Technology for Marketing & Advertising Show

January 29, 2008


 The Technology for Marketing & Advertising Show is almost upon us.  See you there? 

 Full details from the following link:

Microsoft to pay $240 million for a stake in FaceBook

October 26, 2007

Facebook and Microsoft Expand Strategic Alliance

Anyone who likes to keep an eye on the major players in the software world will be interested to learn that Microsoft is to pay $240 million for a 1.6 percent stage for Facebook, which would value this fledgling company at $15 billion.


See full press release

The New York Times (Saul Hansell) [ 24 October ]:

“He’s saying that the money will let Facebook hire hundreds of engineers and buy thousands of servers. And he defines the company’s business as “social computing.” That means Facebook wants to build a serious technology company using its close relationship with users, which challenges Google. “

See full article 

The New York Times (Brad Stone) [ 25 October ]

“The Microsoft investment throws the value of the holdings of Facebook investors into the stratosphere. Mark Zuckerberg, the 23-year-old Facebook founder who dropped out of Harvard to build the company, owns a 20 percent share which is now valued at $3 billion. Accel Partners, the venture capital firm that invested $12.7 million in May 2005 and owns 11 percent of Facebook, now holds stock worth $1.65 billion. “

See full article

What will Google make of this investment?


Brilliant Business Connections

October 9, 2007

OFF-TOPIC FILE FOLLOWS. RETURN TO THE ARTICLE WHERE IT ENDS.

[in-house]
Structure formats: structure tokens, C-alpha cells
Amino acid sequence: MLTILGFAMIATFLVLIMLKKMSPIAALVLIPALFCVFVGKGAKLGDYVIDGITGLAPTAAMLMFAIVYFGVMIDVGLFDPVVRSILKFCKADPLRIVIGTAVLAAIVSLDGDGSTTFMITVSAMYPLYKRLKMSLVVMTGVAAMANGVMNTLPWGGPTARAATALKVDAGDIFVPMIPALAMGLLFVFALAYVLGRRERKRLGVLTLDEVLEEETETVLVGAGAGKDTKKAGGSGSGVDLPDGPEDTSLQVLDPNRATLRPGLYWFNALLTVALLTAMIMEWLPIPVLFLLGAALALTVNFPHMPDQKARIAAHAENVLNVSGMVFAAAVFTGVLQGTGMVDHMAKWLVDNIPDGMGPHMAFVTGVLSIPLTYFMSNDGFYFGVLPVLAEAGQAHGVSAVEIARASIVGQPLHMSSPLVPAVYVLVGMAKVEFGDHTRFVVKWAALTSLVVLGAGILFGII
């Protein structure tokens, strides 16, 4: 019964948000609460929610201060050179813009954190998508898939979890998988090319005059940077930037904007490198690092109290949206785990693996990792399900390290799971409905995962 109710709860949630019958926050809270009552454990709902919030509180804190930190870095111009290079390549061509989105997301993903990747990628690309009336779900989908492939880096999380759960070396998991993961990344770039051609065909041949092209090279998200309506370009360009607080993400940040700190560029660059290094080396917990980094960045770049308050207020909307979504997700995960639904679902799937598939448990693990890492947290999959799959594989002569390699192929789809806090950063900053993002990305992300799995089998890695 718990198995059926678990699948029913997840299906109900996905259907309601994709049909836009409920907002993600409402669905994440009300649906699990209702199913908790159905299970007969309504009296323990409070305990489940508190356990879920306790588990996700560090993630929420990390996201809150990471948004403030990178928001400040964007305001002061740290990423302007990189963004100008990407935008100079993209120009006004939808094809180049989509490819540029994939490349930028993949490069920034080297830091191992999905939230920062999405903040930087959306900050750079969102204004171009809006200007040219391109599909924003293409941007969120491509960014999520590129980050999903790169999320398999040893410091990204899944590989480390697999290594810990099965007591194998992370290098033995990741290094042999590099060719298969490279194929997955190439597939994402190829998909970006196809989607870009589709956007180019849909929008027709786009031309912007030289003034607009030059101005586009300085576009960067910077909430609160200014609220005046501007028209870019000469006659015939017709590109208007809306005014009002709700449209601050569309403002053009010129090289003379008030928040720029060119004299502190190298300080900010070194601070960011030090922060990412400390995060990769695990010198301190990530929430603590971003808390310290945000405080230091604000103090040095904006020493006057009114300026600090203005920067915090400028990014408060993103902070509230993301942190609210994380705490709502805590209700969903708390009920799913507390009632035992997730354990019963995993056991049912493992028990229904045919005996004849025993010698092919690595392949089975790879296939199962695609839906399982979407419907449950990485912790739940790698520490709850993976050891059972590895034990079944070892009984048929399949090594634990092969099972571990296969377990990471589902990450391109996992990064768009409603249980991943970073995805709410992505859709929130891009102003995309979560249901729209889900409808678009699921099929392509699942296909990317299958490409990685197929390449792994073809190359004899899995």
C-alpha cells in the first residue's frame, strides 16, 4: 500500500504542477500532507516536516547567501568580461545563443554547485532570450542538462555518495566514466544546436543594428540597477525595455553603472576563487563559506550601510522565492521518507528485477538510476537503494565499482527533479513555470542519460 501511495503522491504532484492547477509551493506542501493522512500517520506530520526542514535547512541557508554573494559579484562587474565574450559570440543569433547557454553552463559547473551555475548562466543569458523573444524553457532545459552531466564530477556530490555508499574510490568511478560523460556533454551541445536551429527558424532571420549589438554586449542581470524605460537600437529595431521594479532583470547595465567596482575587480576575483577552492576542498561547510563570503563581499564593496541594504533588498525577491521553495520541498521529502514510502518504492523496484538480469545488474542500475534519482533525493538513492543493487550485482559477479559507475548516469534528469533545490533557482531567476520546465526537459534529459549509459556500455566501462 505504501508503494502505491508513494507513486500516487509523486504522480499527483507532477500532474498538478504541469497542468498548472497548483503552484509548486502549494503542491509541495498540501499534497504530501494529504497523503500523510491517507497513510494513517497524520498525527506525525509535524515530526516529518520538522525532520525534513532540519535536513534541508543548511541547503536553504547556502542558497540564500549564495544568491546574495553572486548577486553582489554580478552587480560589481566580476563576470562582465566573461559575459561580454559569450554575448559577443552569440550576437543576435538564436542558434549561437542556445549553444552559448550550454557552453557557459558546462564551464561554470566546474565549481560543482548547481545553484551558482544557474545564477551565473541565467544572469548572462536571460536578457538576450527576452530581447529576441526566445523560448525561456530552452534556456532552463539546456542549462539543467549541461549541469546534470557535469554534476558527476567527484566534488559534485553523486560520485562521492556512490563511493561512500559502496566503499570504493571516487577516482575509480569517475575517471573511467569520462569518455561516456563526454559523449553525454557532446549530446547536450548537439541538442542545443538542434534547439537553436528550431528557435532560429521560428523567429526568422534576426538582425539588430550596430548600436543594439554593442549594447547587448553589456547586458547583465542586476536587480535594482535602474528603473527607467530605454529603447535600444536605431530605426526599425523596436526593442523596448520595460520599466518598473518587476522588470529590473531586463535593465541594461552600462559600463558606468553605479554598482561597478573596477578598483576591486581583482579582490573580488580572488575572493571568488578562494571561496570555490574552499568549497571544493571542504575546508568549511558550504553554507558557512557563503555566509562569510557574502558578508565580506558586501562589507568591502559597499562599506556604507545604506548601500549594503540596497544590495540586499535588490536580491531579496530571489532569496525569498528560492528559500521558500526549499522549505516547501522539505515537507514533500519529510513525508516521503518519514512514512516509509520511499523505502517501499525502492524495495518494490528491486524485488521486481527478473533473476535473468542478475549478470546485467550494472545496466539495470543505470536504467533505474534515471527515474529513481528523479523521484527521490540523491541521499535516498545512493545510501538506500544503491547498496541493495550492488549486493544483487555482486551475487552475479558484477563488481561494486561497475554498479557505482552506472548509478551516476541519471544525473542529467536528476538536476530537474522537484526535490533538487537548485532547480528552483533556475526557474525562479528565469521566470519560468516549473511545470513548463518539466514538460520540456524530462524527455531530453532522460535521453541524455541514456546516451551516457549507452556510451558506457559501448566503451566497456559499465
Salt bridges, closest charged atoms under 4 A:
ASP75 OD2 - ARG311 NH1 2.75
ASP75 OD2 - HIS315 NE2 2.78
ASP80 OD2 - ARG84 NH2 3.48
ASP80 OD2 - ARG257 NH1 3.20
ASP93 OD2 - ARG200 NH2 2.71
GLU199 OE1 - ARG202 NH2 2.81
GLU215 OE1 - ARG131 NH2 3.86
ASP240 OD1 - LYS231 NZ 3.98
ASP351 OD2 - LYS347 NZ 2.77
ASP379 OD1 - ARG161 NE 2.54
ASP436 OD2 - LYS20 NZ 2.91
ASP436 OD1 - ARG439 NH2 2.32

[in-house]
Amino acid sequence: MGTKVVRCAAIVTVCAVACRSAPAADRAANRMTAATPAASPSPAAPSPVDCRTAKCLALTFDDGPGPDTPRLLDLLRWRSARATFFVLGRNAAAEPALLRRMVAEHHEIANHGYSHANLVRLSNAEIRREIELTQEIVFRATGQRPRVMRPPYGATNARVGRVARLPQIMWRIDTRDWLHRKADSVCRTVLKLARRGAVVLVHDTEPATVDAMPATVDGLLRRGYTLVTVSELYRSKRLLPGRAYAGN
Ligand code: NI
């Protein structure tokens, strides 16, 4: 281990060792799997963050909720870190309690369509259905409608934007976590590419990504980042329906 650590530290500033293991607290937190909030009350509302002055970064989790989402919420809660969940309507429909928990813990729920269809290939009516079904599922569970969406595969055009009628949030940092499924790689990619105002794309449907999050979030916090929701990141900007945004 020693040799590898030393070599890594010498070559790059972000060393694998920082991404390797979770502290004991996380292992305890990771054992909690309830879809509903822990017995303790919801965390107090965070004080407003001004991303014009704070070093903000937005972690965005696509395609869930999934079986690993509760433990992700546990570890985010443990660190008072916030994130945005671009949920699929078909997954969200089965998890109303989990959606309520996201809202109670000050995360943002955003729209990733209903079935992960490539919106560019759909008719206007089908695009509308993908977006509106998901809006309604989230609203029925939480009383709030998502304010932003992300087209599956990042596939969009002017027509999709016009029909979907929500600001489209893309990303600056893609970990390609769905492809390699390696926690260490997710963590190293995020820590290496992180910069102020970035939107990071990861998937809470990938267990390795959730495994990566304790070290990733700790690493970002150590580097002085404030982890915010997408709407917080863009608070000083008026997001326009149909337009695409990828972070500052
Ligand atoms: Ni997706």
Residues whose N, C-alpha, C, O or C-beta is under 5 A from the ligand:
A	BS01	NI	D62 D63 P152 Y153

How powerful networking can transform you and your company’s performance … It’s who you know that really matters

It was pouring with rain today and I had half an hour to kill whilst waiting to be collected from the train station so decided to visit our local library (partly to get out of the rain and partly to see what it was like) as I hadn’t visited it for a few years.  The selection of business books is small but surprisingly up to date.  One book which caught my eye was “Brilliant Business Connections” by Frances Kay …


 Here are a few quotes which stood out:-

“Building relationships requires time, commitment and effort.”

“… developing brilliant business connections … is rather like a treasure hunt.  You never know who you will meet or what you may find out.”

“Networks work best with ‘give and take’.  You only get out what you are prepared to put in.”

“The best networks are information-rich, collaborative, high-trust environments.”

“Enthusiasm is catching.  Being positive is attractive.”

“Networking and selling, however, are like chalk and cheese.  Networking events should be used as a platform to make positive business connections.  You may sell yourself but not your products or services.”

“One of the reasons why networking gets a bad name is because people who do not understand the process abuse it by trying to sell services or products.”

“Set up a monthly reminder note to contact anyone you haven’t seen or spoken to in the last six to eight weeks.  They will appreciate you keeping in touch…. Many people will be amazed that you’ve rung them without any particular reason or ulterior motive attached.”

The above quotes were contained within the first 40 pages – I look forward to reading the remainder of the book as it seems to fit perfectly with my philosophy of getting to know people and doing business with people I like (and who like me).

For anyone who attended the Herts CIPD CASE BBQ in September, the above comments will be largely familiar, from the discussion we shared as part of my brief talk on “What to do with all those Business Cards”.    I personally believe that you have to show GENUINE interest in people; nurture those fledgling relationships, hoping that something good might come of it but not expecting anything; stay in touch and DON’T phone only when you want to sell something; and then just sit back and see what develops …

I read somewhere (can’t recall where just now) that, in business, we should “cultivate and not chase”.   Afterall, if you chase anything, it will run further away …